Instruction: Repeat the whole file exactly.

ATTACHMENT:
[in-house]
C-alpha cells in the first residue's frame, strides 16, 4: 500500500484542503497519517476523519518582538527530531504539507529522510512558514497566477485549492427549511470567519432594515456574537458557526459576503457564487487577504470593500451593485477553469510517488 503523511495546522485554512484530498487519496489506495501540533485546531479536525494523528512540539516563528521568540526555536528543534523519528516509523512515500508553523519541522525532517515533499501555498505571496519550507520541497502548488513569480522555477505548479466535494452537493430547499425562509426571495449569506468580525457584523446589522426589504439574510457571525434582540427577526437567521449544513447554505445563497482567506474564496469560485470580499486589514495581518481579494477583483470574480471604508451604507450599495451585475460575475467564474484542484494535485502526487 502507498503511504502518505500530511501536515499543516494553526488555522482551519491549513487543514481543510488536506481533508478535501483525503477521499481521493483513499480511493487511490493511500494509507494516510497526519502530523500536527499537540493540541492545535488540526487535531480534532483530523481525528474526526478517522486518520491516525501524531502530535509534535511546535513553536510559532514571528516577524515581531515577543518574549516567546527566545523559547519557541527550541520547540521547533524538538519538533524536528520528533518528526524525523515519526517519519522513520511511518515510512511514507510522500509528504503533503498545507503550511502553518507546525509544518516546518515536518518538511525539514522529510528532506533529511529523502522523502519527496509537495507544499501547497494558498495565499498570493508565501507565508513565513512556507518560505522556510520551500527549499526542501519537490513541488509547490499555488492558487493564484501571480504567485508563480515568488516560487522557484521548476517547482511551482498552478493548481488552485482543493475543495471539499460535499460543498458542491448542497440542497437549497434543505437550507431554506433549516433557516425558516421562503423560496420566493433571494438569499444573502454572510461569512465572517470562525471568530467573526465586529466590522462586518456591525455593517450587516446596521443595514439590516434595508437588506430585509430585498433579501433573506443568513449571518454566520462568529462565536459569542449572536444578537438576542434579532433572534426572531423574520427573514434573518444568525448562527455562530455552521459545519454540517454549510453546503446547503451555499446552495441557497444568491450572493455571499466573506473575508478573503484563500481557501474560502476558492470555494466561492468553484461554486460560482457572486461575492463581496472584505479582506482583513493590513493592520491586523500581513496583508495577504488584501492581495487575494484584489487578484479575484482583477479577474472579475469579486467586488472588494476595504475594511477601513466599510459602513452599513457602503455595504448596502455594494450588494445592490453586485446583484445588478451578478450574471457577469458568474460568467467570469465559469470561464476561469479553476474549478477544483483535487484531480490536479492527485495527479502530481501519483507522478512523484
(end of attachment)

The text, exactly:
[in-house]
C-alpha cells in the first residue's frame, strides 16, 4: 500500500484542503497519517476523519518582538527530531504539507529522510512558514497566477485549492427549511470567519432594515456574537458557526459576503457564487487577504470593500451593485477553469510517488 503523511495546522485554512484530498487519496489506495501540533485546531479536525494523528512540539516563528521568540526555536528543534523519528516509523512515500508553523519541522525532517515533499501555498505571496519550507520541497502548488513569480522555477505548479466535494452537493430547499425562509426571495449569506468580525457584523446589522426589504439574510457571525434582540427577526437567521449544513447554505445563497482567506474564496469560485470580499486589514495581518481579494477583483470574480471604508451604507450599495451585475460575475467564474484542484494535485502526487 502507498503511504502518505500530511501536515499543516494553526488555522482551519491549513487543514481543510488536506481533508478535501483525503477521499481521493483513499480511493487511490493511500494509507494516510497526519502530523500536527499537540493540541492545535488540526487535531480534532483530523481525528474526526478517522486518520491516525501524531502530535509534535511546535513553536510559532514571528516577524515581531515577543518574549516567546527566545523559547519557541527550541520547540521547533524538538519538533524536528520528533518528526524525523515519526517519519522513520511511518515510512511514507510522500509528504503533503498545507503550511502553518507546525509544518516546518515536518518538511525539514522529510528532506533529511529523502522523502519527496509537495507544499501547497494558498495565499498570493508565501507565508513565513512556507518560505522556510520551500527549499526542501519537490513541488509547490499555488492558487493564484501571480504567485508563480515568488516560487522557484521548476517547482511551482498552478493548481488552485482543493475543495471539499460535499460543498458542491448542497440542497437549497434543505437550507431554506433549516433557516425558516421562503423560496420566493433571494438569499444573502454572510461569512465572517470562525471568530467573526465586529466590522462586518456591525455593517450587516446596521443595514439590516434595508437588506430585509430585498433579501433573506443568513449571518454566520462568529462565536459569542449572536444578537438576542434579532433572534426572531423574520427573514434573518444568525448562527455562530455552521459545519454540517454549510453546503446547503451555499446552495441557497444568491450572493455571499466573506473575508478573503484563500481557501474560502476558492470555494466561492468553484461554486460560482457572486461575492463581496472584505479582506482583513493590513493592520491586523500581513496583508495577504488584501492581495487575494484584489487578484479575484482583477479577474472579475469579486467586488472588494476595504475594511477601513466599510459602513452599513457602503455595504448596502455594494450588494445592490453586485446583484445588478451578478450574471457577469458568474460568467467570469465559469470561464476561469479553476474549478477544483483535487484531480490536479492527485495527479502530481501519483507522478512523484